Tuesday, July 14, 2015

How Are You Making a Difference?

Jaya wakes up bright and early in the morning to help work at the fields because her parents had to go to the city to work. The green expanse was waiting for her as usual: soil ready to be tilled and vegetables ready to be plowed. She never complained about the early sacrifices she had to make. She would get the children ready for school then her and her three siblings would walk to school. After coming back home, she would have to do chores and make sure her siblings are fed. They will be doing other miscellaneous work around the house or selling some fruits at the market. Her parents would come later in the evening then she would be free to come to my NGO’s night school. She is my client.

Initially, I was excited to work with an NGO that dealt in education because I am passionate about education. I thought by virtue of working with an NGO, I was already making a difference. My task was to design a water theme park and create a brochure for my NGO’s night school.  The water theme park would make the students understand different aspects of water which will make them more conscious about water use. The brochure would be good for giving the NGO exposure and maybe might help raise more funds for the program. A co-worker of mine asked me, after my first week, “How are you making a difference?” This question dawned on me as odd but I gave him the answers I mentioned above. “What would you want these children to have that you can give?” I contemplated for a while and realized that working for an NGO does not automatically mean you are making a difference. The task is to take initiative to use your skills in meaningful ways.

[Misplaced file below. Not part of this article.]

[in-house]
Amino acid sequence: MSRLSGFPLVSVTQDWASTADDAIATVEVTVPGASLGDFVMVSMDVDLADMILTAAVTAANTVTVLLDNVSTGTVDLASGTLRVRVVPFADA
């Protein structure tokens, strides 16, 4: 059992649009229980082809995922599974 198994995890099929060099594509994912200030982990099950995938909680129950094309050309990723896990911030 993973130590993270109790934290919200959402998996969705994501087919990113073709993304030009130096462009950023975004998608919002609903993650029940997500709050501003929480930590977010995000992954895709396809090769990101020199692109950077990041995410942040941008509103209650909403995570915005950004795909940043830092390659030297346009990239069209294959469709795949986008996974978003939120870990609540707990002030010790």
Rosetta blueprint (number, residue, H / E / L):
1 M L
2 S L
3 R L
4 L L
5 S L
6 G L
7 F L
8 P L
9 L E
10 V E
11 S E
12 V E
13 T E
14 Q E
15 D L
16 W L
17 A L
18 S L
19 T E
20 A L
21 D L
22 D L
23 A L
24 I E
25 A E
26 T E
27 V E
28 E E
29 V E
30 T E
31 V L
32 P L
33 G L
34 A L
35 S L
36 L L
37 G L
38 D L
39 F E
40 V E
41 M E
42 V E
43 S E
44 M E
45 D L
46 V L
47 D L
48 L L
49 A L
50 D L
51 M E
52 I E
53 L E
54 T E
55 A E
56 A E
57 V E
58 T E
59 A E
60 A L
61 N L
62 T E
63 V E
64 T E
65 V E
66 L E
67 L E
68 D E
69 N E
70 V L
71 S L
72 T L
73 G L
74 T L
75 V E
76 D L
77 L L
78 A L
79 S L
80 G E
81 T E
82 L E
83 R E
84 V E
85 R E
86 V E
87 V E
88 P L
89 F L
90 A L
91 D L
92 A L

In addition to the required work, I am now starting a teaching program that helps students get ready and prepared for their careers. A lot of the students want to be teachers, doctors or chattered accountants but they do not know how to get there. I also believe in active citizenry so I will be joining the Design For Change team who inspire brainstorming sessions where students could find problems in their communities, come up with innovative solutions and implement these solutions. This might not make a huge difference but it taps into my skills and passions.

I hope Jaya will reach her dream of becoming a teacher and maybe, she might start helping her siblings with homework or other members of her community. The NGO is not an institution that can do much on its own, your initiative and skills are important, most important to your client: Jaya. 

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